Understanding Builder’s Risk Policies: A Primer

By Robert M. Anderson

Builder’s Risk Policies

Often misunderstood by many because they are usually non-standard policies. Most insurance companies use their own form, not the Insurance Services Office (ISO) version filed with all fifty States. Builder’s Risk policies also known as Course of Construction insurance policies are also different from standard policies as the purpose is to cover all the varied party interests in a single policy. Those interests would include the Contractor, Project Owner, Lender, and Tenant (if it differs from Project Owner.)

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Interests and Concerns of the Various Parties

The owner is concerned about direct damage to the building and damage to materials in transit or in storage that have not yet arrived on-site. The owner also has exposure to loss of income in the event of delayed completion, loss of permanent financing, interest rate increases, increased real estate broker fees, additional insurance costs, additional taxes, and other indirect losses or “soft costs.”

The lender’s interest arises from the potential loss from a construction loan where funds are advanced, the project is never completed, and the loan cannot be repaid.

Whose Obligation to Purchase Coverage – Builder’s Risk Policies

One party usually purchases a Builder’s Risk policy covering all interests, and the construction contract will typically specify whose obligation it is to buy the coverage. Some other determinants of the purchaser include the following circumstances: if a large Real Estate Developer always has multiple projects under construction, it might have a blanket policy covering those projects on a reporting basis. Since the contractor has a constant need for coverage, the common practice is for them to be the purchaser. Even when the contractor is the purchaser, it is possible to include all of the other involved entities to be Named Insureds under the policy giving each equal priority. Each party and their broker should negotiate for Named Insured status on every Builder’s Risk policy.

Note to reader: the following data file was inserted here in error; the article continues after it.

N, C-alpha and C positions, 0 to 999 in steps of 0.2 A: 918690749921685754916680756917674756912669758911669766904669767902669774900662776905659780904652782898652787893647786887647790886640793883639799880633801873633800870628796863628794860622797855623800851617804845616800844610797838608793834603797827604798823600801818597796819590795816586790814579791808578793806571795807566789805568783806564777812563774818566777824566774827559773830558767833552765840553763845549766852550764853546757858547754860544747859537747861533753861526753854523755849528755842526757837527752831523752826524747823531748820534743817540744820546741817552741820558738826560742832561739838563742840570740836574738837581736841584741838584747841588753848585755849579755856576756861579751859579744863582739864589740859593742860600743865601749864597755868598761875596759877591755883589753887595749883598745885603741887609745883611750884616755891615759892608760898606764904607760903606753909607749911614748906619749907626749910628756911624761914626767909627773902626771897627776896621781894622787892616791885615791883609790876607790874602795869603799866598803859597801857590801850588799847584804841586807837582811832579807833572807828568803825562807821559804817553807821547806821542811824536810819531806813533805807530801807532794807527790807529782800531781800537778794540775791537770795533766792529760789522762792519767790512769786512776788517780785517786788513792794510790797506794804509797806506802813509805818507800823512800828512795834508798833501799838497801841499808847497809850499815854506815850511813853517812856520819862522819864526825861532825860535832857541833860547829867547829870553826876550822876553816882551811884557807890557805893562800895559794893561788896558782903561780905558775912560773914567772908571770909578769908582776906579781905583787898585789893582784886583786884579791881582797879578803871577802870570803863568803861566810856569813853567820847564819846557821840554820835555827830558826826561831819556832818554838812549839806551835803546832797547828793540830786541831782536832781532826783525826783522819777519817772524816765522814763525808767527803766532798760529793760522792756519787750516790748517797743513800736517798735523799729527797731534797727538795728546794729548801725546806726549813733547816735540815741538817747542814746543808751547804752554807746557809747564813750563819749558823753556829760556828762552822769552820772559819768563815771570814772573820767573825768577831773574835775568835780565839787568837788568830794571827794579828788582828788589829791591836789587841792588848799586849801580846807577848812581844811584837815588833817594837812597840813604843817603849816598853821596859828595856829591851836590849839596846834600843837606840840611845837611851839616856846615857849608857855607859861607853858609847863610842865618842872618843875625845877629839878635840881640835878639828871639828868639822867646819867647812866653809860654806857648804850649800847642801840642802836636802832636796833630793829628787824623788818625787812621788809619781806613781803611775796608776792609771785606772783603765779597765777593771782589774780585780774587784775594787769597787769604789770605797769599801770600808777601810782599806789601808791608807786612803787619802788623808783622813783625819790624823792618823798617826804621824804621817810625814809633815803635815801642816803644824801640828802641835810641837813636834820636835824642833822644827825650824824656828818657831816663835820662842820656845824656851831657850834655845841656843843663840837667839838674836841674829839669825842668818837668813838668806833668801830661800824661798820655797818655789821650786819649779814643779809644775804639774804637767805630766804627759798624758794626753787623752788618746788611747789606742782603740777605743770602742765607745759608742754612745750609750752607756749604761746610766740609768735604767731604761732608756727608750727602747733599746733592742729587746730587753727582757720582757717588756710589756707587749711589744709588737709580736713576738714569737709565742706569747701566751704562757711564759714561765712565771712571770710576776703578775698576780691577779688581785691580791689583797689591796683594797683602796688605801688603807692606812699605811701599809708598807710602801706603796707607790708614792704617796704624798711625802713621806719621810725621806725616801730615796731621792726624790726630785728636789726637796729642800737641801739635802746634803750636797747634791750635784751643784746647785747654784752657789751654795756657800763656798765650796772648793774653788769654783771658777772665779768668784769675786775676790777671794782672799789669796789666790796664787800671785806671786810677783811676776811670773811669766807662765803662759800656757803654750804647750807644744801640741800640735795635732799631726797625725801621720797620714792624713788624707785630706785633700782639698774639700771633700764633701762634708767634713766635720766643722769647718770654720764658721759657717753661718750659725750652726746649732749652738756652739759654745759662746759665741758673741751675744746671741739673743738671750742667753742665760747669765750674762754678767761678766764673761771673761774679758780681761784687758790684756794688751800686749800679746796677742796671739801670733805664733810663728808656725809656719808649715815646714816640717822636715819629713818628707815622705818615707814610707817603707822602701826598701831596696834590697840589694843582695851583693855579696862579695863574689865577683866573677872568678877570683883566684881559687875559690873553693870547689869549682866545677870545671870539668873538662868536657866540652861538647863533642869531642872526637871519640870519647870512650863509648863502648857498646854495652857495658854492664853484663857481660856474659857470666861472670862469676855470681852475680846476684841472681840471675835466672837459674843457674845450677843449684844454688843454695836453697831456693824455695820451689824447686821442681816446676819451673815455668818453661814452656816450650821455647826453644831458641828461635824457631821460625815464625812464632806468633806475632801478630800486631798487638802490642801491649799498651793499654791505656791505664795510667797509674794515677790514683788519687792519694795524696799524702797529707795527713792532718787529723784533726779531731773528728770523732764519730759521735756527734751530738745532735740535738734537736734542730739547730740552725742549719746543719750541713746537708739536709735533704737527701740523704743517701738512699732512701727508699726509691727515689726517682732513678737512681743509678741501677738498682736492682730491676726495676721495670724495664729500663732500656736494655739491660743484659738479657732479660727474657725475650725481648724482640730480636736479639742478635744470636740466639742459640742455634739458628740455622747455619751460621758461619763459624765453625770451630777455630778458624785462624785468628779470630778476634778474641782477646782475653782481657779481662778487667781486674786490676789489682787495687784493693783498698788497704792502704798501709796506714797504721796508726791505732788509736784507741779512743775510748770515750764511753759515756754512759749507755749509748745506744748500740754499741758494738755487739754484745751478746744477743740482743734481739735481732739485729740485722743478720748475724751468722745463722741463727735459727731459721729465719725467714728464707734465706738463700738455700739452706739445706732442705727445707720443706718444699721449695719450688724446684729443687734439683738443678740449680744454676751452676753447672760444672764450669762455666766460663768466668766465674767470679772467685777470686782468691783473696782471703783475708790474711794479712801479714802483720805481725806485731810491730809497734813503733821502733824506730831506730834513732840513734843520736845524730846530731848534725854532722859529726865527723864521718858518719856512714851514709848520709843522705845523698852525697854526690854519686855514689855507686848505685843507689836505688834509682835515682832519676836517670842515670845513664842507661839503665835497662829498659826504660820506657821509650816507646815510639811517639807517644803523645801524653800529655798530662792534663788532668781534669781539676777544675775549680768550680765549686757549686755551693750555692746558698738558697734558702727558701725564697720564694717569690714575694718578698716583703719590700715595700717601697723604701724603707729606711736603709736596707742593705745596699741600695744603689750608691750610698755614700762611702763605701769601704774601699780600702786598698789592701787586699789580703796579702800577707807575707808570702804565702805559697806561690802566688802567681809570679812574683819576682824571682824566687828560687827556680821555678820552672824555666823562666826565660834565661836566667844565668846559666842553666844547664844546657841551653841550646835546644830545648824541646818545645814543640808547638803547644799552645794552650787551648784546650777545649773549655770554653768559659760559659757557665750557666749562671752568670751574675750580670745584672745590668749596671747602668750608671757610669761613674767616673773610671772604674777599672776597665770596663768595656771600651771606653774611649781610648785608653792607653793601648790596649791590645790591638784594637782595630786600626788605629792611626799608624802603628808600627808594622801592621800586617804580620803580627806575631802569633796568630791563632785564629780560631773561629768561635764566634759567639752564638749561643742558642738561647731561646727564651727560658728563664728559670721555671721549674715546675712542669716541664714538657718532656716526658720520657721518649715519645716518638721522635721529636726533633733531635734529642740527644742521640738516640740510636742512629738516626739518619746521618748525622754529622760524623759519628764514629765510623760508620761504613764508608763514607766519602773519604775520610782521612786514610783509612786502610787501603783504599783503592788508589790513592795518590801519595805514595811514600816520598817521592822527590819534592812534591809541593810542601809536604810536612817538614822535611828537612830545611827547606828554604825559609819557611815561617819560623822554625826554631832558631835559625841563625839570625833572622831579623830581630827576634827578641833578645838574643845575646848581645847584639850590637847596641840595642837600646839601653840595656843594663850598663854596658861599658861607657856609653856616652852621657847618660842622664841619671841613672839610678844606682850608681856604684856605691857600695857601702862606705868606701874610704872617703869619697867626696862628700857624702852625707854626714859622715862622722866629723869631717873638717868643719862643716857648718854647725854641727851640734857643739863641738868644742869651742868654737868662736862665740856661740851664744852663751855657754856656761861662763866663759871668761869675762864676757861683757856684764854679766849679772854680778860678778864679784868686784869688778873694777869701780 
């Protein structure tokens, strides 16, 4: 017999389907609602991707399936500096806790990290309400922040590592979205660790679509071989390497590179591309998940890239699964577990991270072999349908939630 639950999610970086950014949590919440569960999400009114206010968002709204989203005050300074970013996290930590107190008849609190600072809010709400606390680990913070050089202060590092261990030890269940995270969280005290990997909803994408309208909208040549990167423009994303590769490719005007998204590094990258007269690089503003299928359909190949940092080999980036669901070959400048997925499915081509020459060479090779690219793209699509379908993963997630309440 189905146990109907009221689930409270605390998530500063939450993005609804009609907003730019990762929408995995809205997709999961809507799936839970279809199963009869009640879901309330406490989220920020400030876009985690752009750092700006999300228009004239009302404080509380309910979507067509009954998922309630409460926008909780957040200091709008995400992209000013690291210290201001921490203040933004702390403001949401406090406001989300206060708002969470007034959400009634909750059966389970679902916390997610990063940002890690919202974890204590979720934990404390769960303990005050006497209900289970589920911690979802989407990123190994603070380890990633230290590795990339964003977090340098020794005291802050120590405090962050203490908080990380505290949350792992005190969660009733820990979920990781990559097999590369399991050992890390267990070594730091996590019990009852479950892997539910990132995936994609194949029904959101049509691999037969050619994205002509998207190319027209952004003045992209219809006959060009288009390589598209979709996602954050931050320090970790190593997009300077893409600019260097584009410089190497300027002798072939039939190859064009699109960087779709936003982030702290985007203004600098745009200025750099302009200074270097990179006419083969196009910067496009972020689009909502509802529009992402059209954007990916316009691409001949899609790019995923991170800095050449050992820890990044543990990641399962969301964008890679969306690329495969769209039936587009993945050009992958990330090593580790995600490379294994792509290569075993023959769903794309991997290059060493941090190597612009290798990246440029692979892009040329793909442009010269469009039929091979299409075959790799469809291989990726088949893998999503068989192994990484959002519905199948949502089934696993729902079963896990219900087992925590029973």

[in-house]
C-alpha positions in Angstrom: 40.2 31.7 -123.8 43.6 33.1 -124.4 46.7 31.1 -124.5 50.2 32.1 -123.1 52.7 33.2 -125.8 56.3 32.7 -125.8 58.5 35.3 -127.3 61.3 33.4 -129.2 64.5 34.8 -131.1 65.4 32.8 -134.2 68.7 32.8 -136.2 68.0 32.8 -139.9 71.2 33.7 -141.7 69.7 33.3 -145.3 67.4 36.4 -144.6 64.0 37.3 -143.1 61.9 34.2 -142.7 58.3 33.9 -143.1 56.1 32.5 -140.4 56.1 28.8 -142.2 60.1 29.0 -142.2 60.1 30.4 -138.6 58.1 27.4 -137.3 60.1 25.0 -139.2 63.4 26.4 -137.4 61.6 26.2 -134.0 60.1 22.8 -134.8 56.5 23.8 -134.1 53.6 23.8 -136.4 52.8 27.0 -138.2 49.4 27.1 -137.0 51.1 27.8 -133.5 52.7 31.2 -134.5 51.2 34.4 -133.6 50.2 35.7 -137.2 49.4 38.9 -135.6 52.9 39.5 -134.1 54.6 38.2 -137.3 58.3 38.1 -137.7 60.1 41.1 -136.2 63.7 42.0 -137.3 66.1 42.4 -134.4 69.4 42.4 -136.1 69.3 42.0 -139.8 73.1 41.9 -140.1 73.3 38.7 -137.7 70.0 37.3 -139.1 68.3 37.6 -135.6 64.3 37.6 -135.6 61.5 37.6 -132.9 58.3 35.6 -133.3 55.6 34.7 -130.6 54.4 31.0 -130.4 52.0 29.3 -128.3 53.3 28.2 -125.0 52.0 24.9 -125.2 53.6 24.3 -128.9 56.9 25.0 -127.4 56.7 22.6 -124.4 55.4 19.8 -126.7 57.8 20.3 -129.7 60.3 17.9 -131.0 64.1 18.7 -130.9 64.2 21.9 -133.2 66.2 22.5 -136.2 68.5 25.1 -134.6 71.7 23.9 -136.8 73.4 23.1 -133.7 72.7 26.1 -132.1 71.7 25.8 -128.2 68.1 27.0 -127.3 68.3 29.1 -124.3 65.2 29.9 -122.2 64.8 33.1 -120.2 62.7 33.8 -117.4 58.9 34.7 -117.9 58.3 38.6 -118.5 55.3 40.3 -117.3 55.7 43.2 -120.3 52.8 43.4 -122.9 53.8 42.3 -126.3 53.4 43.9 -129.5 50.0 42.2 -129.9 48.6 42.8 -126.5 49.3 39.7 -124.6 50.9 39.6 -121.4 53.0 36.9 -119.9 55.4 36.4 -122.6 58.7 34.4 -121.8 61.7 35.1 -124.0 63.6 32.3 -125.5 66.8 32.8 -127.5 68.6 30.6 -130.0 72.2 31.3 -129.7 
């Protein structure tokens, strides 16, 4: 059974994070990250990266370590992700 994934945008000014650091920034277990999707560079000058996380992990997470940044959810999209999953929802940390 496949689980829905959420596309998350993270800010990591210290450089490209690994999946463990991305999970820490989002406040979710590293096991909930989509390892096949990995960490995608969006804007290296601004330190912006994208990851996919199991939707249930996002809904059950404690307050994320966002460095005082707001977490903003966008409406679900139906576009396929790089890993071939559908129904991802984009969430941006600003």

Business Interruption, Project Delays, Catastrophic Losses

Insureds and their insurance brokers should pay particular attention to catastrophic losses such as floods, storms, and earth movement. Even if covered, such losses are often subject to a reduced sub-limit. Many additional costs resulting from the delay of construction are not covered in the insurers’ primary forms but can be purchased as extensions for project delay or business interruption/extra expense coverage and can also pick up various “soft costs” such as penalties for delay of completion or putting the project into service.

Essential Considerations on Builder’s Risk Policies

Additional essential considerations on builder’s risk policies might include Temperature, Humidity, and Change in conditions if the materials are susceptible to those damages. Focus also should be put on materials either in transit or stored away from the construction site. The definition of construction site usually gives only a minimal radius of extension ranging from 100 to 1,000 feet. Also, a loss at an off-site storage location may prevent work from being performed at the primary construction site. Delay or business interruption/extra expense coverage would have to be triggered by losses at the storage site and generally would not be covered if a covered loss did not directly cause physical damage to the construction site.

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Need help with federal cases involving insurance?

The experts at The AndersonEdge have been involved in many federal cases and can assist you in evaluating your case.

If you need assistance with a litigation case involving a builder’s risk policy reach out to Robert M. Anderson, CPCU, insurance expert with over 40 years’ experience, and author of this article used for a case. As stated, many people frequently misunderstand these types of policies because they are characteristically non-standard policies. Robert Anderson and The Anderson Edge team is very experienced and available to help. Call 1 949 645-6842 for a complimentary 30-minute phone consult or email today.

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Photo credits and attribution
RBKnight, CC BY-SA 4.0, via Wikimedia Commons
Banner image creative commons information: Public domain | MyriamThyes